5. Insert a 3-sensor fiber optic temperature probe into the catheter. The catheter protects the fiber optic temperature probe sensors.
    6. Tape the rectal and intratumoral probe to the tail of the animal to ensure they remain in place.
    7. Place the mouse into a 50 mL tube, head to the bottom. The tube should have a hole near the head where the anesthesia will be connected and delivered.
    8. Place the tube within the coil set up and reconnect the anesthesia.
    9. Place a fiber optic temperature probe loosely into the tube to measure the environment temperature.
    10. Turn on the chiller, and ensure coolant is being circulated.
    11. Check and ensure the computer software is displaying the various temperatures and begin recording to allow for a CEM43 calculation to be displayed in real time. The required CEM43 is the dose previously determined.
      NOTE: Before the magnet is turned on, ensure no metal items are attached to the animal, as these will heat rapidly. Additionally, ensure that everyone in the room does not have a pacemaker and it is safe for them to be there.
    12. Turn on the magnet at a low power percentage.
    13. Ensure that the fiber optic temperature probes are recording temperature changes. Temperatures will increase once the AMF is activated as the field increases. Ensure the core temperature of the animal remains at 38 °C. Regulate the core temperature using the conditioned air jacket.
    14. Adjust the strength of the magnetic field by changing the power on the generator, using the built-in control dial, which in turn controls the temperature level in the tumor.
    15. Shut off the AMF once desired dose, as previously determined by the user (for example CEM43 40), is achieved within the tumor.
    16. Once the AMF is shut down, remove the tube from the coil.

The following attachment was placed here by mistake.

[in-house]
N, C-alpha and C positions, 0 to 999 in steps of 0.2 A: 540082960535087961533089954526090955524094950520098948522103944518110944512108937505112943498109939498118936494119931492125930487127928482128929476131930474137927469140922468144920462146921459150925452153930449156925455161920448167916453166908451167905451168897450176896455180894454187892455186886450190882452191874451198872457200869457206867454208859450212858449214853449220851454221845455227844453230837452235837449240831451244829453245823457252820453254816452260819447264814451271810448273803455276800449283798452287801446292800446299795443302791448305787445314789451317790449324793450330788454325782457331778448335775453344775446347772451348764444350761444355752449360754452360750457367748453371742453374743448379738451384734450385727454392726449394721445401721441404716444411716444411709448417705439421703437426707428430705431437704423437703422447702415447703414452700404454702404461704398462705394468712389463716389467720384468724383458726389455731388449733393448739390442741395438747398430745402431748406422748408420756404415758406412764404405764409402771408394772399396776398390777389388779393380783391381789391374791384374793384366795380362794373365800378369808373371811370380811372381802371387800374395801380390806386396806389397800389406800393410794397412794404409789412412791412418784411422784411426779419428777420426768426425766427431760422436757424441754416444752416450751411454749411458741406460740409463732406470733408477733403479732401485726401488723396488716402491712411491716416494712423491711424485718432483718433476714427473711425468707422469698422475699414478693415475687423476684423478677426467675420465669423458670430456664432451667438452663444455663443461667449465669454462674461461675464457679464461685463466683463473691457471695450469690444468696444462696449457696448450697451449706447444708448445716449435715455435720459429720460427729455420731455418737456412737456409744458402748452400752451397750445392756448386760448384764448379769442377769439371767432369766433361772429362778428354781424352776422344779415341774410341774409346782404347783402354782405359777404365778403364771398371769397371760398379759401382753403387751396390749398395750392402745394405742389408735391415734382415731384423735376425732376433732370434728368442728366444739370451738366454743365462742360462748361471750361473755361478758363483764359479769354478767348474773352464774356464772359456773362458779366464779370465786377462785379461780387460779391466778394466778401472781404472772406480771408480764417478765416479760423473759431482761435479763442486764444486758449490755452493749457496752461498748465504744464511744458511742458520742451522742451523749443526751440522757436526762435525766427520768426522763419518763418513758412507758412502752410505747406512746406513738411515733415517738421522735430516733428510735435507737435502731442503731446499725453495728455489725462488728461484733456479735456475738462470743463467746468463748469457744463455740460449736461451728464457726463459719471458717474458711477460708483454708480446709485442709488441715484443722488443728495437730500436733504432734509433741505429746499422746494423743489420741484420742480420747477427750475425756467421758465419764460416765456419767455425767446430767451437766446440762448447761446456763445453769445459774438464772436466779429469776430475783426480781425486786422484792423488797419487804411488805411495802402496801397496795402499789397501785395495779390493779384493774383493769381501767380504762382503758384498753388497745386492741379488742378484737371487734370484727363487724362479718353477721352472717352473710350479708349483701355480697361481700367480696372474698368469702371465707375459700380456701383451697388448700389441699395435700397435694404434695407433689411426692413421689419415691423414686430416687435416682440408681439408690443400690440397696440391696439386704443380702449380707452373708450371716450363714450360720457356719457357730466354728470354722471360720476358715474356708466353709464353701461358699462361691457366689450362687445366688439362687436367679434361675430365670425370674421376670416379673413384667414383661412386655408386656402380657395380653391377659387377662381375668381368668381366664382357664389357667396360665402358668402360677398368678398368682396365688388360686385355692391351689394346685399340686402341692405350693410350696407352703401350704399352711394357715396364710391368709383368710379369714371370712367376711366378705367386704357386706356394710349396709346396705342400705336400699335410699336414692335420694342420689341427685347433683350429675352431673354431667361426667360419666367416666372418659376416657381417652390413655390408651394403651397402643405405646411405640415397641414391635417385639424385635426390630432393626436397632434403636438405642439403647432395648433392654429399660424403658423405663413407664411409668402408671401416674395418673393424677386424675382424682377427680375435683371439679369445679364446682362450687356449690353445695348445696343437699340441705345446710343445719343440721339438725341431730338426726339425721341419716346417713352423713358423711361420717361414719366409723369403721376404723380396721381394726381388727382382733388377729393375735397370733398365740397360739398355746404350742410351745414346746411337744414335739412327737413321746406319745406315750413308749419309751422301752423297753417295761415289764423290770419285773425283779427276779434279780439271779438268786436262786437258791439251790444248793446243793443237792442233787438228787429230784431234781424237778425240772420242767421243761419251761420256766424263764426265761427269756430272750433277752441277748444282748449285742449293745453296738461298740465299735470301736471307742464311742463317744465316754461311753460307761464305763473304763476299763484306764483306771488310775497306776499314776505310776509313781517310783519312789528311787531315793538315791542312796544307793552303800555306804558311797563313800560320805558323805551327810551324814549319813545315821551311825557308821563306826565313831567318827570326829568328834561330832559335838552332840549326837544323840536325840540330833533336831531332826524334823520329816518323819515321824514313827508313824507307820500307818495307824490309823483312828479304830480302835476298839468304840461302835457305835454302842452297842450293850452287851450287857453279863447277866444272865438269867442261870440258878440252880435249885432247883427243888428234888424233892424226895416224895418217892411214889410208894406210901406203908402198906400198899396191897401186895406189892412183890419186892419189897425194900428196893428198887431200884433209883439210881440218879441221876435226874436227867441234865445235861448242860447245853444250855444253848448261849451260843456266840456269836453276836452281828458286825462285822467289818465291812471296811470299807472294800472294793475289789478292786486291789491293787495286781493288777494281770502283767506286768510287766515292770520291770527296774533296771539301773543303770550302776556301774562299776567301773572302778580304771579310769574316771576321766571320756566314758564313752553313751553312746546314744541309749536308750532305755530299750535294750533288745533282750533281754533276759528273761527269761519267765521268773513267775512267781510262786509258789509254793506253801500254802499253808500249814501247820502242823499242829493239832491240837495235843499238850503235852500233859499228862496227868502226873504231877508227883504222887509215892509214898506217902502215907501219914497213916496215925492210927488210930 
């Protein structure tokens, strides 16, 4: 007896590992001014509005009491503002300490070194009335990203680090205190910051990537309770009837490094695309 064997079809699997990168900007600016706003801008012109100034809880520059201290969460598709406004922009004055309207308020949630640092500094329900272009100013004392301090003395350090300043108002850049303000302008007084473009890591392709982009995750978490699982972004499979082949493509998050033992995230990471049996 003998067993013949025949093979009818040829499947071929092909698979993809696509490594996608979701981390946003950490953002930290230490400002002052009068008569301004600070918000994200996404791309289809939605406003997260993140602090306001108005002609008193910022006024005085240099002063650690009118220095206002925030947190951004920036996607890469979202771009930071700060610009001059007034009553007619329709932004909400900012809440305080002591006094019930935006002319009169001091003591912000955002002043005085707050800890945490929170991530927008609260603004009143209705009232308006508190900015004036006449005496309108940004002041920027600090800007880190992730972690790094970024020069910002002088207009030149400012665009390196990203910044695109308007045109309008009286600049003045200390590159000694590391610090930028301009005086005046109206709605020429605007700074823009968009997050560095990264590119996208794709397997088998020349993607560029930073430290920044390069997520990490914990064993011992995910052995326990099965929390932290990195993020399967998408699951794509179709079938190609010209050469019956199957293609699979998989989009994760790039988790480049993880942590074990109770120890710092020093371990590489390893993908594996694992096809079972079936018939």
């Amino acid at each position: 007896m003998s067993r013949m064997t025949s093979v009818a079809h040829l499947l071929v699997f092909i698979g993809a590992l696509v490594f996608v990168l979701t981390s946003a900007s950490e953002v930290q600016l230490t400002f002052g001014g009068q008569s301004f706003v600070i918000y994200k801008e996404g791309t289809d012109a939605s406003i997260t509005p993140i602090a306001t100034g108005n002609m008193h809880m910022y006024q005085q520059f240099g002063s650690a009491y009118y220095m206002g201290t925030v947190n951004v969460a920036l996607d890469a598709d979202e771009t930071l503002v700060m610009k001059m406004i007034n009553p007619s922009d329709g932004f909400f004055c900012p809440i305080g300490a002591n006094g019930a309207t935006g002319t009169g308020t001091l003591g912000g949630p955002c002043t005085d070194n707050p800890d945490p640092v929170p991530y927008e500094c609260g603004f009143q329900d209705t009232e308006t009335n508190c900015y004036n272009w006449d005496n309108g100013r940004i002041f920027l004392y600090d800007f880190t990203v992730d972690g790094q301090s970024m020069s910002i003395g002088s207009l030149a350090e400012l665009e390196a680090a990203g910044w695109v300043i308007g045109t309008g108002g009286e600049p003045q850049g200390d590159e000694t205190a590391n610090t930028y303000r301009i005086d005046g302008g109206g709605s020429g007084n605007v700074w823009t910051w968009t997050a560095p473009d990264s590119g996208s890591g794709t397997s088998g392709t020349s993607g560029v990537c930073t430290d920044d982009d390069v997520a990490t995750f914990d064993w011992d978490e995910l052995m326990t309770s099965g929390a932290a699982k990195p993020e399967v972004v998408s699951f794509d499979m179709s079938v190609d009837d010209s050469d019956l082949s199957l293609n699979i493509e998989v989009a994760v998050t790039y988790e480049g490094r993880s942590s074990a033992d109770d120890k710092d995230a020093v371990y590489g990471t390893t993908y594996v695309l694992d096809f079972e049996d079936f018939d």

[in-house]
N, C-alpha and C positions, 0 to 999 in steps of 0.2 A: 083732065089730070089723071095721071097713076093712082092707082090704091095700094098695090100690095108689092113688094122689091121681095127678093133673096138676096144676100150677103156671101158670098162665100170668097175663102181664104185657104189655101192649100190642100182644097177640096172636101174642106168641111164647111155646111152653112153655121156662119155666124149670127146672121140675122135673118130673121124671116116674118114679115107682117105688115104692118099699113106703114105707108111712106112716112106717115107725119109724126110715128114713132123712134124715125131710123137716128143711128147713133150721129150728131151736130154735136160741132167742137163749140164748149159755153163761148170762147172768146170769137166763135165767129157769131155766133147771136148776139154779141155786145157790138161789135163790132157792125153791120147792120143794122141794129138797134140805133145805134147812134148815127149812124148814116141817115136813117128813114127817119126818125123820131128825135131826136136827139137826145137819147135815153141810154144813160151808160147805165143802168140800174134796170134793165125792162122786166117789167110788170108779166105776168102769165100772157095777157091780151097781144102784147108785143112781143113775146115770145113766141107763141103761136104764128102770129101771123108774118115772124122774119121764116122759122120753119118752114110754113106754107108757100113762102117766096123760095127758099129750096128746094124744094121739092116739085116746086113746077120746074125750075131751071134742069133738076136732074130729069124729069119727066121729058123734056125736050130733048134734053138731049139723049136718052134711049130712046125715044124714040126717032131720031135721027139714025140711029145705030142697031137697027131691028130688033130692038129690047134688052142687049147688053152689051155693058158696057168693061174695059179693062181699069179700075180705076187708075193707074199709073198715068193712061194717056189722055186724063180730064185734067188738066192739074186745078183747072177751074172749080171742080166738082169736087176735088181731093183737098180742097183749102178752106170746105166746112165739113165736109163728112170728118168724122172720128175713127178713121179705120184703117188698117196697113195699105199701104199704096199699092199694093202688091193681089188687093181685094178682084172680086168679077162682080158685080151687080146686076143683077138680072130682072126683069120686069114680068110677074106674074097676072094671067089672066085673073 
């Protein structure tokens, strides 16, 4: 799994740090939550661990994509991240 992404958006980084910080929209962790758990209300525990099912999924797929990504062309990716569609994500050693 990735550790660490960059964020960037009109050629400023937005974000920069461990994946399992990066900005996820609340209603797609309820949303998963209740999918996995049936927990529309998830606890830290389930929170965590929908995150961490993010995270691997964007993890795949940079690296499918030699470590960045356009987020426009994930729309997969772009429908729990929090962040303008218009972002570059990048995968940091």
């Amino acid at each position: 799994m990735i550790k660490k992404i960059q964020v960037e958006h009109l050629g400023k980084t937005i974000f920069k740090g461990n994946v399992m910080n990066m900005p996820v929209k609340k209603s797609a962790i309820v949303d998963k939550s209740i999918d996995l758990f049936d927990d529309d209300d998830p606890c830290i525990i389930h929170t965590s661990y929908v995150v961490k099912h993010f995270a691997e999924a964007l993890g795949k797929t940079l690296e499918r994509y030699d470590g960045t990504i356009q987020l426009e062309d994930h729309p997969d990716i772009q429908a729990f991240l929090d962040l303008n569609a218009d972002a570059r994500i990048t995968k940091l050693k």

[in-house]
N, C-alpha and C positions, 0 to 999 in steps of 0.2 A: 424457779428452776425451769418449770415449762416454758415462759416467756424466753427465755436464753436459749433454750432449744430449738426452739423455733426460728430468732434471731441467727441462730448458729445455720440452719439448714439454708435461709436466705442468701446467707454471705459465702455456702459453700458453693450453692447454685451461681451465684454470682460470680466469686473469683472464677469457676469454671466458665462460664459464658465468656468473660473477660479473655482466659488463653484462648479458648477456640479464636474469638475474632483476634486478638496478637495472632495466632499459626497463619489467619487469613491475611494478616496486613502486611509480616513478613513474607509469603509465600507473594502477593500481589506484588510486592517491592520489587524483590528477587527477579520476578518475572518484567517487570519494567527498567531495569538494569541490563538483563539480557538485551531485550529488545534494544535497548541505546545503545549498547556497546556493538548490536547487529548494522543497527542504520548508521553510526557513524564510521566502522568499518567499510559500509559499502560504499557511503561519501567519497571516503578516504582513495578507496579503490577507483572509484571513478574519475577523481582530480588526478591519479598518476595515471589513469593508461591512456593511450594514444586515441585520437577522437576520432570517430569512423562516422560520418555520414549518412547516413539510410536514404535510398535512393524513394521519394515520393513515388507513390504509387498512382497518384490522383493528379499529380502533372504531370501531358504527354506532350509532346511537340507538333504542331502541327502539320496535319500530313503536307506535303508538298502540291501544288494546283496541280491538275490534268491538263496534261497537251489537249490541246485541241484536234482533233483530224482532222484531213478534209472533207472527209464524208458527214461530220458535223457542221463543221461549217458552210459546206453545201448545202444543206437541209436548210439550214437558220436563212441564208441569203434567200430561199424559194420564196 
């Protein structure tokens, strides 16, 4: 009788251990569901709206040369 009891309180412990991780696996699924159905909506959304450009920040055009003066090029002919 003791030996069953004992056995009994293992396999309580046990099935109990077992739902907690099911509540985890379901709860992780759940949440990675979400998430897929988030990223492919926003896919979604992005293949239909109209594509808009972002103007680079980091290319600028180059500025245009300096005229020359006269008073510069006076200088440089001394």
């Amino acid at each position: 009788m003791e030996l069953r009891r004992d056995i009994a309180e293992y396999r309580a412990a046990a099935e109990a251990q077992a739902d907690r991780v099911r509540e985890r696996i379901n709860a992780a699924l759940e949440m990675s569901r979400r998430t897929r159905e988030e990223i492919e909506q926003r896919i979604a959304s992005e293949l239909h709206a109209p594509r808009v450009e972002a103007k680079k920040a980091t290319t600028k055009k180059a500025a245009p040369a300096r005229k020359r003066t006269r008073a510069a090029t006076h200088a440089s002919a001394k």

17. Remove the mouse from the tube, extracting the various probes & catheter. If necessary, tag the animal with a new metal ear tag.
    18. Once treatments are completed, shut down the chiller.
    19. Recover the animals from anesthesia ensuring no complications. Monitor their behavior to ensure return to normal.

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Representative Results

In vitro studies
Cells will only achieve and maintain the desired temperature and thermal dose if the amount and concentration of the magnetic nanoparticles/iron and the AMF are appropriately matched. When using magnetic nanoparticles to heat cells in vitro (and in vivo), it should be noted that to achieve hyperthermia in cells with internalized magnetic nanoparticles, a specific level of intracellular mNP/Fe will be necessary, and number and proximity of mNP loaded cells, to each other, will be necessary. If the level of mNP/Fe in the target cells/tissue is sufficient to achieve a heating effect, the magnetic field frequency and strength can be adjusted to achieve the desired temperature and effects. If plated properly, then further studies looking at genetic and molecular differences between different doses and timings can be pursued17. Figure 1 represents a schematic of the in vitro methods.